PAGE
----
Public transport 

It doesn’t matter how much you traveled or how many things you saw in your life, transportation in India will amaze you. Expect for the all other means of transportation are really really crowded. Expect to find people traveling on top of buses and trains, and not because they are forced to do so, but because the ticket is 15% cheaper this way. Also, don’t be surprised if you see 7-8 people in a car or rickshaw. It is also very common for people to jump in and out of buses or trains while they are still moving.
 

You will need to use mostly cash

It is better to carry cash because rickshaw drivers, street vendors, and most services accept cash only. On the other hand malls, large supermarkets, and hotels accept all types of cards. There are ATMs available, especially in big cities and tourist areas, but generally, they are scarce to be found. 

Be on your guard when exchanging money

Be aware that many places that exchange money, such as the money exchange offices at the airport, are likely to rip you off. In fact, it is better to get your money from the ATM as they are the safest and they will have the best possible exchange rates. 

Count your change very carefully

This is a tip that applies almost anywhere in the world. Whenever you are buying items or paying for something, make sure that you check your change and count it carefully. It happens very often that someone will make a “mistake” and give you back the wrong amount of change. 

Tipping and taxes

Prices displayed in restaurant menus or hotels don’t include the government tax and VAT. Depending on the state, this is around 7% and alcohol tax can be as high as 20%. Tipping in India is mandatory, and expect everyone to ask for one.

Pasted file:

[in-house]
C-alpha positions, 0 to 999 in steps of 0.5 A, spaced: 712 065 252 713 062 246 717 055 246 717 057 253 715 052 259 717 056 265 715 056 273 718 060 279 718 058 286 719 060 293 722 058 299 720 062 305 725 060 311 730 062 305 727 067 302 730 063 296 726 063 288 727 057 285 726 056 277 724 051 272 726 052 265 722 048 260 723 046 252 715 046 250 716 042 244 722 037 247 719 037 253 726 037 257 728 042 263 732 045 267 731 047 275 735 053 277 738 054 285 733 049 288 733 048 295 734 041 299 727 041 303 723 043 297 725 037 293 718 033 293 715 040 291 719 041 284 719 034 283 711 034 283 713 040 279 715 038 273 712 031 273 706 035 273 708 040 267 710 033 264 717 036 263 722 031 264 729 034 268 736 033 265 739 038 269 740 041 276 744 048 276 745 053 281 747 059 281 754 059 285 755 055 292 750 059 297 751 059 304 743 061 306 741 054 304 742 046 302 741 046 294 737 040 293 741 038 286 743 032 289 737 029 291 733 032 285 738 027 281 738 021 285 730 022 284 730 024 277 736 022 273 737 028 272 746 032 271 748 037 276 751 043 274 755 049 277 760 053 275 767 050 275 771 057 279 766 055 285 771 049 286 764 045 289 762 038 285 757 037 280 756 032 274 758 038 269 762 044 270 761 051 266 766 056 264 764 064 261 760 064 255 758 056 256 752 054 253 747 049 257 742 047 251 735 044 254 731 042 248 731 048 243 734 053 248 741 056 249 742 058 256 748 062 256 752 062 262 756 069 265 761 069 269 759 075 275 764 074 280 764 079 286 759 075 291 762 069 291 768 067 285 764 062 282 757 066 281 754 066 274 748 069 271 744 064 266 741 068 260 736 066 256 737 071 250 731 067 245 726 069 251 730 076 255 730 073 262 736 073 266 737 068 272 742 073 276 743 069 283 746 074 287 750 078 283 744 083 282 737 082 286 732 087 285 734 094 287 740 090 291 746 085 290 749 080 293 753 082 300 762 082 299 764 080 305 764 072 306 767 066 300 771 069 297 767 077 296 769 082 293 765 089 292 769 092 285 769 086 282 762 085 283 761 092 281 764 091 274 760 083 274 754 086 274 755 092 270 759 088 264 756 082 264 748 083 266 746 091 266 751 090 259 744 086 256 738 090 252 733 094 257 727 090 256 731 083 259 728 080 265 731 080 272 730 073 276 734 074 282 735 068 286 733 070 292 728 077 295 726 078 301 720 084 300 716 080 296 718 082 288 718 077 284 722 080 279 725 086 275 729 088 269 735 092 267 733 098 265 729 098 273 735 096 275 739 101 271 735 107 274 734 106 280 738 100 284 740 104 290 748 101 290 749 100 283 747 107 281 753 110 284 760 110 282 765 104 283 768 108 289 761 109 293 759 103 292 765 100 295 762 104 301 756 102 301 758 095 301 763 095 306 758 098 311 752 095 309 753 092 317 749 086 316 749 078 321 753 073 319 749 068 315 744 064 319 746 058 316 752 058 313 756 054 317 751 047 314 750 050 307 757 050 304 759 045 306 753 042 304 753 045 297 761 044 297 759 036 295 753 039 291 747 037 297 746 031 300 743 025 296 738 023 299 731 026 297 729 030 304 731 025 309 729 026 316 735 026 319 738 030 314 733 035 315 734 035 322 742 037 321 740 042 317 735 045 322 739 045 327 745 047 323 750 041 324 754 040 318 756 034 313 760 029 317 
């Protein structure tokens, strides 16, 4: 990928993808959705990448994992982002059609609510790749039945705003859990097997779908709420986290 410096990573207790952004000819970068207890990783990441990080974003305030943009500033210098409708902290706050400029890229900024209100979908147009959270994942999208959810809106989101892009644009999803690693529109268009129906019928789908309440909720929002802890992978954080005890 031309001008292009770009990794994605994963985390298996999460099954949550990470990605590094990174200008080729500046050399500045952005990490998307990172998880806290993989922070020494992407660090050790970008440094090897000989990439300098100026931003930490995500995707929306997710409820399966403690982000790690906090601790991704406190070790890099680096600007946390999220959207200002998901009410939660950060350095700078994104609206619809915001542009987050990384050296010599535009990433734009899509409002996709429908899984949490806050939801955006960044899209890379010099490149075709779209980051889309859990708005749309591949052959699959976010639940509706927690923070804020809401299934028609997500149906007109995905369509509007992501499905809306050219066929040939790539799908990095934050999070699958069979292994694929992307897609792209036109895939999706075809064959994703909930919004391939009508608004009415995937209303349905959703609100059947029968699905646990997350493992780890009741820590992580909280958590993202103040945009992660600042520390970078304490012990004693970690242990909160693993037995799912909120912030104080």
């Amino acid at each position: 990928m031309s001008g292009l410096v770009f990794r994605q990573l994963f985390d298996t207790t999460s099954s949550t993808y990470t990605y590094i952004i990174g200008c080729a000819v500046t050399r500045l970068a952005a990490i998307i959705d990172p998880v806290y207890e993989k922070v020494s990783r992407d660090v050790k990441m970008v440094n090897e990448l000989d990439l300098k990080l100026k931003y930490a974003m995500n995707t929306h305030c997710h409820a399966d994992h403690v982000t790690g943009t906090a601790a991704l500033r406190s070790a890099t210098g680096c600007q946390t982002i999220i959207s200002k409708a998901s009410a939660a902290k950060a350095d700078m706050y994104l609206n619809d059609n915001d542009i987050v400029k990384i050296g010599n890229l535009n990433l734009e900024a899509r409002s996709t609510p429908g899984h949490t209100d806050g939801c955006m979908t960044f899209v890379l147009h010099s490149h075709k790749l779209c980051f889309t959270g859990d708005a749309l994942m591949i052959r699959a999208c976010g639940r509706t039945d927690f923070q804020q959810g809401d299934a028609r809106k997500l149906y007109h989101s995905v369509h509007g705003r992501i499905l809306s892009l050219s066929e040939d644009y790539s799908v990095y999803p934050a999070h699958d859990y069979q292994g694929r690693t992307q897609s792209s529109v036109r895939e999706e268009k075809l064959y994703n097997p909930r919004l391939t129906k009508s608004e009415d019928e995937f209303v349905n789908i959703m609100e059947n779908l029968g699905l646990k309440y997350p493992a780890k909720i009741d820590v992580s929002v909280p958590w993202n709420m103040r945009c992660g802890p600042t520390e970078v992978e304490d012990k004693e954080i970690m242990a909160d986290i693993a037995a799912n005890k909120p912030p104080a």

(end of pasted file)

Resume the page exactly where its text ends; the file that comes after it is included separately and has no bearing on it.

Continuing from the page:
Cover yourself and dress conservatively

Although the temperature may be warm in India, walking around in a mini skirt or a low cut top is not acceptable. It is a conservative destination and you will draw a lot of unwanted attention to yourself when you dress in a revealing way. Also, if you are visiting a religious site such as a temple, it is disrespectful to dress in this way. Bring along lightweight long pants, shirts that cover your shoulders, and a shawl or sarong to cover your cleavage. 

Wandering cows

You will see a lot of cows wandering freely everywhere, even in major cities. Cows are considered holy in India, so try to get used to them. After a cow is not giving milk anymore, Indians won’t kill them. They are set free and left to wander on the streets. People will feed them because it is considered good karma. 

Understand that personal space isn’t the same as what you are used to

In a country with 1.25 billion people, personal space is not guaranteed. When you are using public transport or walk through the streets, you might find yourself squished and crowded much more than you are used to in your home country. It feels weird at first, but just take a deep breath and go with it. 

Watch out for pickpockets

Overcrowding in tourist spots and popular attractions is common in India. This makes markets, temples, and crowded streets popular places for thieves and pickpocketing. You might want to use safety pockets or locks on your bags and avoid putting money and important documents in your pockets. 
 

Scams 

There are a few types of scams that show up again and again, so if you can be aware of them you will be much less likely to be fooled by them. For example, a common scam is when the taxi driver will pretend not to have heard of your hotel, even if it is a very popular one. Or, they will insist that your hotel has closed down or has moved location. They will do this so that they can suggest another hotel instead, which will give them a commission for bringing in business. You can avoid this by knowing the address of your hotel in advance and having the phone number so that you can call and confirm the location. Read our post about the most common scams in India here

Get a SIM Card 

Being able to use your phone while traveling around India will make things so much easier. You will be able to look up directions on Google Maps, read TripAdvisor reviews before visiting a restaurant, check out travel websites on the go. When you arrive, getting a SIM card with data should be your top priority!